What if we all ceased to exist on this earth? What if we were here today, gone tomorrow? In light of recent events, that is a very real possibility and that reality is increasing by the day. I imagine there are many around the world who are also questioning their lives and their existence…
I decided yesterday to create an evacuation plan. We’ve started stocking up on water and other things which will continue over the coming weeks. I never thought I would say it or even be doing it but the feeling to do this is so strong…
I feel even more passionate about my work than ever before. The stories I tell, the art I create, the messages I share are now more important than ever.
Arohanui,
Jo x
PS – I have no anger at Papatuanuku for what has happened. I am sad for the loss of life and I am sad that it has come to this. But I also understand that this is mother nature’s way of healing herself, letting go of unnecessary things that no longer serve this planet, just as we humans go through a process of letting go to heal ourselves…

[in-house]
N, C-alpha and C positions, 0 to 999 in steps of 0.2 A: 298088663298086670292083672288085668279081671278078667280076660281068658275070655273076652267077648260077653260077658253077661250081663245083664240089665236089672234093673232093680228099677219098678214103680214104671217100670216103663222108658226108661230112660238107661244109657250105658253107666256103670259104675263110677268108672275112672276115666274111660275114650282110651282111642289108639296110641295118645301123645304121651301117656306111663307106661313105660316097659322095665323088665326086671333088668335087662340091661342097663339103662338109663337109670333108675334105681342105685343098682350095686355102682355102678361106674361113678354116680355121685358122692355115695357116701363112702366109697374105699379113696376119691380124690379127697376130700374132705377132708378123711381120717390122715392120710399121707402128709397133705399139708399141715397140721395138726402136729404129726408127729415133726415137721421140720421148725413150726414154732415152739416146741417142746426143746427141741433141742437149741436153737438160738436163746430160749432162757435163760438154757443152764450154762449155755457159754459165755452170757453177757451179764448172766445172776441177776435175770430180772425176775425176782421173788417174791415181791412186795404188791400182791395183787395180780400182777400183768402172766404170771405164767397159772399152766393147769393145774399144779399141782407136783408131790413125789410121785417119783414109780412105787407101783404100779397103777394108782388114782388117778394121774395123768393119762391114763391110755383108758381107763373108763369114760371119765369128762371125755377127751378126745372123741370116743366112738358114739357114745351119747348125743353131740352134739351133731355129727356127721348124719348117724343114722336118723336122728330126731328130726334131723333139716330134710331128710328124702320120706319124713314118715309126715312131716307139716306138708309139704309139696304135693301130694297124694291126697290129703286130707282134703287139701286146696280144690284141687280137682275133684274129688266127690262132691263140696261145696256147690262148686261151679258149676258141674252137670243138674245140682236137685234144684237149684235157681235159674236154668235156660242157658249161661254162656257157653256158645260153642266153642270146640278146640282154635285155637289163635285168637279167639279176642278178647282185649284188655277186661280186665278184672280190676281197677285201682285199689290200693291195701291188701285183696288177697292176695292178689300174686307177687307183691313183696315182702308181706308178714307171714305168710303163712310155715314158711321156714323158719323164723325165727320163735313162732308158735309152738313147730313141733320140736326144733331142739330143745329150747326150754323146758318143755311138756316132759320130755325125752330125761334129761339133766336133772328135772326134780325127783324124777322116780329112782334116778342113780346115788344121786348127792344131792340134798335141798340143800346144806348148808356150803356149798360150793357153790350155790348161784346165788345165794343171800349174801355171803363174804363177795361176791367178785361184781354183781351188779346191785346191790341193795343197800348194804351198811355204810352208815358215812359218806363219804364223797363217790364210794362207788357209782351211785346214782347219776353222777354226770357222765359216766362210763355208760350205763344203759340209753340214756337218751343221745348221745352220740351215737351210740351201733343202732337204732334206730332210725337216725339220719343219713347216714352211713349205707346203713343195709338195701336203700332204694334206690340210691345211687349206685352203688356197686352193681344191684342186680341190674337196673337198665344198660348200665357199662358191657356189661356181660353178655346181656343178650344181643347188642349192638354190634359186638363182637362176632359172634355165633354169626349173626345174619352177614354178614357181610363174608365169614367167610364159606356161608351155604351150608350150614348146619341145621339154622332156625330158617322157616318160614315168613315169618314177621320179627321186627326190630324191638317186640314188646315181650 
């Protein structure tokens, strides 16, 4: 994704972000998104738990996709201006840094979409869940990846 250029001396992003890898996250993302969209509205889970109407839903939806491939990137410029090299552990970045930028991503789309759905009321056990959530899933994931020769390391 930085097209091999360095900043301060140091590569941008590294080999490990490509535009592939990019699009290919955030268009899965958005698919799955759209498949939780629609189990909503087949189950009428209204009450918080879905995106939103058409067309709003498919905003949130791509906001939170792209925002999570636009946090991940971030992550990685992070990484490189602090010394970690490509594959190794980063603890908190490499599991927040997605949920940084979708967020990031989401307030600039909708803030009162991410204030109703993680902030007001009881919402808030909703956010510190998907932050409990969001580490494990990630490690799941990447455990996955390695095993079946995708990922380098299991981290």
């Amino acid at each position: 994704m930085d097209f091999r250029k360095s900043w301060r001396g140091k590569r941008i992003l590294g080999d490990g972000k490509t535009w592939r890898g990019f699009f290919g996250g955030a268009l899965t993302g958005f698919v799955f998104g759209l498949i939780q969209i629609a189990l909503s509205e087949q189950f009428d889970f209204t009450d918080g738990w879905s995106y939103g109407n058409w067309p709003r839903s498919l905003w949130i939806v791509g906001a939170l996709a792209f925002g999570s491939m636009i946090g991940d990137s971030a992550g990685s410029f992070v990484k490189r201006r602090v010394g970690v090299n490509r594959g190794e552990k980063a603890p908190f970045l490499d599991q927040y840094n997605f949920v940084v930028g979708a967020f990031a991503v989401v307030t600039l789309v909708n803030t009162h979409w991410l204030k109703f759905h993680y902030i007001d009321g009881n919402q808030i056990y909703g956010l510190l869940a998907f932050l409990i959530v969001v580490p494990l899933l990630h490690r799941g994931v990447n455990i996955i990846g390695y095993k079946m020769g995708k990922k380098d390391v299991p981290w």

The Space In Between

I love this rock I’ve painted today. It’s one of my favorite rocks so far. It was very soothing to paint.
The weather is changing. It’s been raining for most of the day and I’ve been in a different space. An in between space where I’m neither her nor there, just in between. It’s kind of an odd feeling…a transitional space perhaps, reflective, just being…and there is probably some tired in there too! I woke this morning with a million and one ideas floating around in my mind which is great but now I’m tired!
koru hand painted rock
I feel the need to declutter again and let go of a few external and internal things and perhaps then I will see a clearer pathway and will venture out into another space. But for now, am embracing this space in between…
Arohanui,
Jo x
PS – I took this photo on my laptop. I quite liked the idea of having the rock and the paint and the metallic surface coming together. The dark grey colour in the middle is the natural colour of the rock, the other greyish colour is called delta grey and the creamy colour is called manuka honey.

Orange

Feeling like sending lots and lots of aroha today to everyone wherever you are!!! I believe in the power of love and am feeling all the love flowing around Aotearoa right now!
koru hand painted rocks
I believe it is at times like this when we are vulnerable, that we reach out, we connect and we remember who we are and why we are here.

Arohanui ki a koutou katoa,
Jo 🙂
My rock is a pretty intense orange today – so hence the title!! I was quite taken with how intense it looked on the rock and then when I photographed it, it looked even more orange!! And much aroha to Jacq who called me today from Oz! Whenever we korero the words shared are always meaningful and profound. It never ceases to amaze me at how perfect the timing is – thanks Jacq xx

Risk Taking